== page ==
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I'm unfamiliar with deb based systems, so my apologies if the solution is simple.

I'm trying to setup vsftpd to jail users to their home directories. I get the 500 OOPS: vsftpd: refusing to run with writable root inside chroot()

I research this problem, and find the common solution is to use the backport provided by thefrontiergroup like so:

sudo add-apt-repository ppa:thefrontiergroup/vsftpd

When I do this, I get a python error:

You are about to add the following PPA to your system:
 vsftpd 2.3.5 with the allow_writeable_chroot feature backported from vsftpd 3.
 More info: https://launchpad.net/~thefrontiergroup/+archive/vsftpd
Press [ENTER] to continue or ctrl-c to cancel adding it

Exception in thread Thread-1:
Traceback (most recent call last):
  File "/usr/lib/python2.7/threading.py", line 551, in __bootstrap_inner
    self.run()
  File "/usr/lib/python2.7/dist-packages/softwareproperties/ppa.py", line 99, in run
    self.add_ppa_signing_key(self.ppa_path)
  File "/usr/lib/python2.7/dist-packages/softwareproperties/ppa.py", line 132, in  add_ppa_signing_key
    tmp_keyring_dir = tempfile.mkdtemp()
  File "/usr/lib/python2.7/tempfile.py", line 322, in mkdtemp
    name = names.next()
  File "/usr/lib/python2.7/tempfile.py", line 141, in next
    letters = [choose(c) for dummy in "123456"]
  File "/usr/lib/python2.7/random.py", line 274, in choice
    return seq[int(self.random() * len(seq))]  # raises IndexError if seq is empty
ValueError: cannot convert float NaN to integer

Attempting to find another solution, I find a recommendation to change the permissions of the home directories as in this article vsftpd - restrict users to home directory However, following this would lead to a lot of manual permission resetting, because I want a subdirectory of each user to be accessible via apache like is described in the UserDir apache config http://httpd.apache.org/docs/2.2/howto/public_html.html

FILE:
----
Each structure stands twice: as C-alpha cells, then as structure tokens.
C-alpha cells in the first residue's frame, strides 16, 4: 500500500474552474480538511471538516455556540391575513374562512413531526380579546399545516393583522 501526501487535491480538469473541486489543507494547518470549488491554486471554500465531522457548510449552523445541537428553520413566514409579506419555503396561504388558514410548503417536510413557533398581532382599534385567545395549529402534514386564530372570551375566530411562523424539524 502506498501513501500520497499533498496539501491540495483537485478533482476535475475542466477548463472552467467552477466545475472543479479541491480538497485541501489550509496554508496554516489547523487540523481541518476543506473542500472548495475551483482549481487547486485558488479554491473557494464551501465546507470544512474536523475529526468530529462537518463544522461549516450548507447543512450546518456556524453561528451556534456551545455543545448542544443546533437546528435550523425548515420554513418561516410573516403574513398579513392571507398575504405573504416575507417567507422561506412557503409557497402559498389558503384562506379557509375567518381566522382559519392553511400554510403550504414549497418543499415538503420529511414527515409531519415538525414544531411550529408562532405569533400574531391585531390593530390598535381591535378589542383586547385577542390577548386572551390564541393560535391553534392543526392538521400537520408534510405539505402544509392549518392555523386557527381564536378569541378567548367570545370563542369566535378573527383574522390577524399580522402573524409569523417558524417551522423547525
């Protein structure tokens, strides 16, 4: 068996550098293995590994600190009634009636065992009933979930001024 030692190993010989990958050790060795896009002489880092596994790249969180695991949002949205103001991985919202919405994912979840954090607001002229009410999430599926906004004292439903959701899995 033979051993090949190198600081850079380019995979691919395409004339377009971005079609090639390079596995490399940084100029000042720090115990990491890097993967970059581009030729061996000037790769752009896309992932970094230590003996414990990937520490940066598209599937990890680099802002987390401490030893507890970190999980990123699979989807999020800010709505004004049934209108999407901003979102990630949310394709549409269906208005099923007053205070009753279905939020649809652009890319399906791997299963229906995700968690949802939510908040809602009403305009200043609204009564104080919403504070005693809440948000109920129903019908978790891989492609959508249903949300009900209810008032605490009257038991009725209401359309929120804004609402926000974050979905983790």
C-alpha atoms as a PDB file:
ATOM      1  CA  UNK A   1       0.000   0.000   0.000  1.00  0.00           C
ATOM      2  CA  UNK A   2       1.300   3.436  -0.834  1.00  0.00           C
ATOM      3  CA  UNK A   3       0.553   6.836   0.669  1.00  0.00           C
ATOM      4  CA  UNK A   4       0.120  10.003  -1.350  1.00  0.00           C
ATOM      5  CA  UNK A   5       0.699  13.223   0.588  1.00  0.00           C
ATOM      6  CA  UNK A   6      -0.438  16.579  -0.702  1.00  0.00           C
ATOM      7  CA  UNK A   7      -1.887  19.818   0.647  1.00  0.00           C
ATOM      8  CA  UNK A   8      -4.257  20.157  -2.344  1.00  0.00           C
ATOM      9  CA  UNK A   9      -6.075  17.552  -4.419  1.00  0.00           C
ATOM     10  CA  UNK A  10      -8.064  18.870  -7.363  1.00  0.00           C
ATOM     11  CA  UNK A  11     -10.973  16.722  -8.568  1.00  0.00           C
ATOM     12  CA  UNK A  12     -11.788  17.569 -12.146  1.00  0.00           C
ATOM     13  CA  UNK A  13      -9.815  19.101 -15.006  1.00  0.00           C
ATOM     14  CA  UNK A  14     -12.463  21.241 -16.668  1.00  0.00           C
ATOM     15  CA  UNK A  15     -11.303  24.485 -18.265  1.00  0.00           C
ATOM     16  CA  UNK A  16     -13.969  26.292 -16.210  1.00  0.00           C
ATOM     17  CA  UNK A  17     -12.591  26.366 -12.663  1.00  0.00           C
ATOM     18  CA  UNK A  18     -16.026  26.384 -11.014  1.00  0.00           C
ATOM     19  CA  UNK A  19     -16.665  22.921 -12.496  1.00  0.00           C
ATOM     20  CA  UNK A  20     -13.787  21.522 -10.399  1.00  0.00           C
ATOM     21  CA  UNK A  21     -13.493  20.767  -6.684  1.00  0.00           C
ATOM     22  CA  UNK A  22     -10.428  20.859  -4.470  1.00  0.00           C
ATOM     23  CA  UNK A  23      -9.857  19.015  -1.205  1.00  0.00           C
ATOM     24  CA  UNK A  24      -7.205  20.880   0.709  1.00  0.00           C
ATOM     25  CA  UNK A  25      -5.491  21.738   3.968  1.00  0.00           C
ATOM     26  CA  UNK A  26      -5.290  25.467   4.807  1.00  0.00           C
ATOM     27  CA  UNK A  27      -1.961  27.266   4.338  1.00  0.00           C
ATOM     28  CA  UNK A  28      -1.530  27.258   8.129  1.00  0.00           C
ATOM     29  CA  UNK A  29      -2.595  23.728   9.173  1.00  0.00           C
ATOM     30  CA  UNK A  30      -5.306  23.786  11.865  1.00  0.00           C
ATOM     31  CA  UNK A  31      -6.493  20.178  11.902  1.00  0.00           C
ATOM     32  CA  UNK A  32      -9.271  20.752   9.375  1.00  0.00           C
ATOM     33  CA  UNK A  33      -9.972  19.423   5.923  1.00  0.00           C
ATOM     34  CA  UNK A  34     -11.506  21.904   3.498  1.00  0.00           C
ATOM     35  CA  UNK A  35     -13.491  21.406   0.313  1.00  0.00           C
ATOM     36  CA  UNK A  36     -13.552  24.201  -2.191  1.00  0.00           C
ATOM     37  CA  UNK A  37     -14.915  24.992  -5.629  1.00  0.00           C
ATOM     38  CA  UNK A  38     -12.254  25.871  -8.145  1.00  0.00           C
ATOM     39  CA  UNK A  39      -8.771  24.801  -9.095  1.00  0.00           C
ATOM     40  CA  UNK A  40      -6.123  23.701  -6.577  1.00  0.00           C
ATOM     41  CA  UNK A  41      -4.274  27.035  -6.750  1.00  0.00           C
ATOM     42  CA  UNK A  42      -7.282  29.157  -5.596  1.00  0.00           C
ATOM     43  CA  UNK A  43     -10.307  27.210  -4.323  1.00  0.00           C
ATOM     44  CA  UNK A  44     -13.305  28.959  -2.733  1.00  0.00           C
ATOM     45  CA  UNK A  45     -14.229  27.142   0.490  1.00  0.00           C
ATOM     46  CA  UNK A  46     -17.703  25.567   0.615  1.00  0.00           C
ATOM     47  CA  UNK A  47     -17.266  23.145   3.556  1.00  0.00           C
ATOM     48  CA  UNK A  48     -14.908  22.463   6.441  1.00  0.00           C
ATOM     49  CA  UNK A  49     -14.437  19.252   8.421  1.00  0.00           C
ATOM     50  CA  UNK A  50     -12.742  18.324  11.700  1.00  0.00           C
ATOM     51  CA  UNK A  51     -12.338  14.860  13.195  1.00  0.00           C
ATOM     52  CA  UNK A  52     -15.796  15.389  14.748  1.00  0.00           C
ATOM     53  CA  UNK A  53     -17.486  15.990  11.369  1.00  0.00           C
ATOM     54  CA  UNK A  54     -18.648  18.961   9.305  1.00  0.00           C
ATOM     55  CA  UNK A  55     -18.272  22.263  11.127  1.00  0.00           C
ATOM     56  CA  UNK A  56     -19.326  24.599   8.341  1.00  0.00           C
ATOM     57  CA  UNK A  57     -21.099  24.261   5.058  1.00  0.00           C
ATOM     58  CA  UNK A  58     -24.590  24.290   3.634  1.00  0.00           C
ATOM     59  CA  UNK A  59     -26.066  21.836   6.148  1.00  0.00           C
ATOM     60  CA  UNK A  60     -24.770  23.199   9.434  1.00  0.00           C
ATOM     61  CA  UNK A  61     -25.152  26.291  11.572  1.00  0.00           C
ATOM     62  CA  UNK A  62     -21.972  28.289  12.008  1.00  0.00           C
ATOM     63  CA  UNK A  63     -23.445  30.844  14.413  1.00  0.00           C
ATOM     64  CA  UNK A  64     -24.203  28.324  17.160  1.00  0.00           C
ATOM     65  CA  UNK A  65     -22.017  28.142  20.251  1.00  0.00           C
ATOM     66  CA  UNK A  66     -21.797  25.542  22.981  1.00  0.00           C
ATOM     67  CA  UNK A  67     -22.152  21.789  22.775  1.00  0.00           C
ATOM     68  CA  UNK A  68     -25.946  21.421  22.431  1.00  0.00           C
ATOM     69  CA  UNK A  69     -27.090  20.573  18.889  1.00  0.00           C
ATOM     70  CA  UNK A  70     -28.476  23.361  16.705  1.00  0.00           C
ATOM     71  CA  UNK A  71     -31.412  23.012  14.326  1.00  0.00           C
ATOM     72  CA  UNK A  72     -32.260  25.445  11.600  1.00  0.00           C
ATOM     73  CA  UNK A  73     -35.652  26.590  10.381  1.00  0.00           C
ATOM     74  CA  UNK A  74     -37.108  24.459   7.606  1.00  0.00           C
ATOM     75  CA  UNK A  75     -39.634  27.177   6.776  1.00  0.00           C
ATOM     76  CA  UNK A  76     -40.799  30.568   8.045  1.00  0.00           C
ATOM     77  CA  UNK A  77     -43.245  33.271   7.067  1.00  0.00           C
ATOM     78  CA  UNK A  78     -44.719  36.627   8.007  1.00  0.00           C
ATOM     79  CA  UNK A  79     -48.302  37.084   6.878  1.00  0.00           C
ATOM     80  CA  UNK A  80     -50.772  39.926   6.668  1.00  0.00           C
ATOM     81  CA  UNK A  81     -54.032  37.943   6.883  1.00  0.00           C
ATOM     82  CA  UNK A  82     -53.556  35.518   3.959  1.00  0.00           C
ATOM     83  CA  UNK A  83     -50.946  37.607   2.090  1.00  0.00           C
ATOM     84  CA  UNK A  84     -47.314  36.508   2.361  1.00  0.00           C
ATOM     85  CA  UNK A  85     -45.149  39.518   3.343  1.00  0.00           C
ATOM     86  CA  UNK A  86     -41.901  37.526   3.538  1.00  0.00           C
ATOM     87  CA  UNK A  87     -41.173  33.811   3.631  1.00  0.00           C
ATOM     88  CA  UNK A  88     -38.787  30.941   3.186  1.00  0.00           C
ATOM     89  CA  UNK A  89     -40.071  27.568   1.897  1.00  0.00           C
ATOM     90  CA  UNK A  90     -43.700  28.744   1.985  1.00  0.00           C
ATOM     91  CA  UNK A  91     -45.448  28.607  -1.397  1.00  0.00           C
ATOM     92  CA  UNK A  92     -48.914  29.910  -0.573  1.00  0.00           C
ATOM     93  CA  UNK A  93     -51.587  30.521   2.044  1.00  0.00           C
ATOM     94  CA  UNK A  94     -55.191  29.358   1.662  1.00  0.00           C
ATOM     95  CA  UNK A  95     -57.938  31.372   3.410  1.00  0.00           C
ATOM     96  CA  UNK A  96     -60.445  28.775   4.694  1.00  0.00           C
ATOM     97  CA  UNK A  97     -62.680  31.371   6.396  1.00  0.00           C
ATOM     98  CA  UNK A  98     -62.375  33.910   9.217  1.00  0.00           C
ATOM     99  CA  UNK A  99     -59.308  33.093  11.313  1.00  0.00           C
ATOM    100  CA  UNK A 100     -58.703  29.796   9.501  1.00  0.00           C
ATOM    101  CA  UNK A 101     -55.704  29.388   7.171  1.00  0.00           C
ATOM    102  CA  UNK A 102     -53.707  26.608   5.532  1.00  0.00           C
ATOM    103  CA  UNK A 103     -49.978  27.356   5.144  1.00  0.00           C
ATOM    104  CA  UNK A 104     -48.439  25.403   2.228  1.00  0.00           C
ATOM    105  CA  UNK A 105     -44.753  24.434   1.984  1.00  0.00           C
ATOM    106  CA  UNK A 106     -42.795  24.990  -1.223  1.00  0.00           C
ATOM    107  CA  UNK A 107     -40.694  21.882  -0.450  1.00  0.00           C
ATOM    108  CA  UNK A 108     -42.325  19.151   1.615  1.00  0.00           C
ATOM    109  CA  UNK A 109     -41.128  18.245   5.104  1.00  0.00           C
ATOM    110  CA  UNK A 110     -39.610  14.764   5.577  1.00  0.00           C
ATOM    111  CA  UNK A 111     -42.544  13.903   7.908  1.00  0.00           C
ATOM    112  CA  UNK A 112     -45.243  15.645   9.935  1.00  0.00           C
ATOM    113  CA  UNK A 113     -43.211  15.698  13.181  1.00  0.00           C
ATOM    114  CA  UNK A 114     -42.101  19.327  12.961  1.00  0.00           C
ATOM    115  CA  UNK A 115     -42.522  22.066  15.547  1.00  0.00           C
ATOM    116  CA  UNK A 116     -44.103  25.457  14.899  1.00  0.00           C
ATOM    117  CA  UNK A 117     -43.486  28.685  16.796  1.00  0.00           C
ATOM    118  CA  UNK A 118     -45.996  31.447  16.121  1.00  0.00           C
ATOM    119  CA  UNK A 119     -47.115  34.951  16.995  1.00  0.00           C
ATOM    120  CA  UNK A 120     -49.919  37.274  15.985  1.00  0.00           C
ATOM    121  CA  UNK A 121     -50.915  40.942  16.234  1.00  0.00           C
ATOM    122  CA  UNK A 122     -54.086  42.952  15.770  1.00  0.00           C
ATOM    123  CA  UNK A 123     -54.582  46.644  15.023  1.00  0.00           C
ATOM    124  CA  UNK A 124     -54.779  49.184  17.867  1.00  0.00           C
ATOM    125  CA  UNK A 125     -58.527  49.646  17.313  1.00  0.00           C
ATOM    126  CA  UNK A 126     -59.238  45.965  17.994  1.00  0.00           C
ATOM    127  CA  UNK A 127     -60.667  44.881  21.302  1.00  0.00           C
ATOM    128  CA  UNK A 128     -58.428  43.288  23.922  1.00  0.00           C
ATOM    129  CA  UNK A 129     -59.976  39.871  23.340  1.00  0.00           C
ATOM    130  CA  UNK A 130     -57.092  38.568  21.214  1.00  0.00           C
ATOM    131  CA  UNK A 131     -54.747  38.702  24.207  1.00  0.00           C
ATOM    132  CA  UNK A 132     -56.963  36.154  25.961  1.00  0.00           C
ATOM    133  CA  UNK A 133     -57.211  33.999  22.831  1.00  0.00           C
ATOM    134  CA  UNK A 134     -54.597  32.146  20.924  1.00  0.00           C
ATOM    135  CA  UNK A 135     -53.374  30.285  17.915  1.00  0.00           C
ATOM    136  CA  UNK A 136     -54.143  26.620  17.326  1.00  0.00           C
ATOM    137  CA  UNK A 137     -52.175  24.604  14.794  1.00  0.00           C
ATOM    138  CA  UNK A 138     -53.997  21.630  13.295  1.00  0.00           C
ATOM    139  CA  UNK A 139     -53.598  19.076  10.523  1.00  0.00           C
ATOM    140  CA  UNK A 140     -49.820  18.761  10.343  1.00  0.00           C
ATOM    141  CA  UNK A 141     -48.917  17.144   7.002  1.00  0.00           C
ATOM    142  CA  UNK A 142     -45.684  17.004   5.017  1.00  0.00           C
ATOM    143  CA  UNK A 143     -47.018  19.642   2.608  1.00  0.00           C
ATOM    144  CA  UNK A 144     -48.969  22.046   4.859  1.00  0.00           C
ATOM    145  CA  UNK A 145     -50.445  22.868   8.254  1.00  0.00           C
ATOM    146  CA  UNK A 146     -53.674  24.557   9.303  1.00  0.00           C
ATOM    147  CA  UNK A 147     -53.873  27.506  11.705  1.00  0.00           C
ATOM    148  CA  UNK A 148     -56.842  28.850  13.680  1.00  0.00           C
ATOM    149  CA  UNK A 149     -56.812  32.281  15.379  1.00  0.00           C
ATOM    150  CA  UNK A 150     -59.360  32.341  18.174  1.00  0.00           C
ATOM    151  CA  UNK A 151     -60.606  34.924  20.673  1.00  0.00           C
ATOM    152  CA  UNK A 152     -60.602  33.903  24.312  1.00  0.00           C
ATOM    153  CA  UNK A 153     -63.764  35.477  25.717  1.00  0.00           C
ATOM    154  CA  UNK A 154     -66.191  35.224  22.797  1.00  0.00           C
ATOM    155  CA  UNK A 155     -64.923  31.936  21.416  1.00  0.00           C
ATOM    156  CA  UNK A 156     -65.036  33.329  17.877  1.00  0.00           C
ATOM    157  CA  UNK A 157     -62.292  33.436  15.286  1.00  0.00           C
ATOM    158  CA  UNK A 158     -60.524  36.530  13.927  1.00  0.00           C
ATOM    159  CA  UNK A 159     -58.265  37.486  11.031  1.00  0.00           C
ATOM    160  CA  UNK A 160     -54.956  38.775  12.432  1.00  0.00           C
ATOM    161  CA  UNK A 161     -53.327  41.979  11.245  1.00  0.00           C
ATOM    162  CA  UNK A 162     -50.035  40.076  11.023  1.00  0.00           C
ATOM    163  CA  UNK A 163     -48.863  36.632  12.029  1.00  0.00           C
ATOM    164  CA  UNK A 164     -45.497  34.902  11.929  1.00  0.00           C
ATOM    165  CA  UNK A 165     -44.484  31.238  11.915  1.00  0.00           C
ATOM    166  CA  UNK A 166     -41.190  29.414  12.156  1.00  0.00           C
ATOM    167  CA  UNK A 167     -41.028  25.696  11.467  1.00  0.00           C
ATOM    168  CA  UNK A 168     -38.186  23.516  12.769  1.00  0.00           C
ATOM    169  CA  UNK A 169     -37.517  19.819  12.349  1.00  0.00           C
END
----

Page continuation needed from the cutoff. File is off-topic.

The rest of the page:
In the end, I want to be able to adduser foo and magically end up with the ability for foo to have full R/W privelages in /home/foo WITHOUT being able to see any other part of the filesystem, to have http://x.x.x.x/~foo/ accessible for anybody, and shell access if I change their shell from nologin to bash.

Ubuntu 12.04 LTS, vsftpd 2.3.5

Please offer any advice... I'm stuck scratching my head!

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1 Answer

I'm just guessing here, because your situation isn't exactly the same, but..

apt-get install python-software-properties

(or perhaps apt-get update python-software-properties)?

That was a pre-requisite step on the 12.04 system I was setting up, but I also got "add-apt-repository: command not found" error, not python errors. It's those errors which make me think that python is your problem, since that command executed successfully for me once I had installed python-software-properties.

The only other alternative I can come up with--too late to try/fix my own setup--rather than adding an external repository, would be to make everyone's home /home/, and then modify the permissions on all other directories so that the only directory they're allowed to SEE when they read /home/ is "foo".. They'd still have to navigate into it or you'd have to somehow script changing their CWD after login, but when the initial screen shows nothing but "foo" and is unwritable, it should be fairly low impact to have to "cd foo" or click on the foo folder if using a GUI. And apparently this is not so simple as I'd imagined, I was thinking of IIS with NTFS permissions when I imagined a permission setting that determines whether a directory can be seen.. I did find that there's an option in vsftpd.conf named "hide_files," which might be able to accomplish this with carefully selected terms (it allows you to specify a regex, but I don't know if you could do something like expand a variable based on the current user's login to make it different for each user...)

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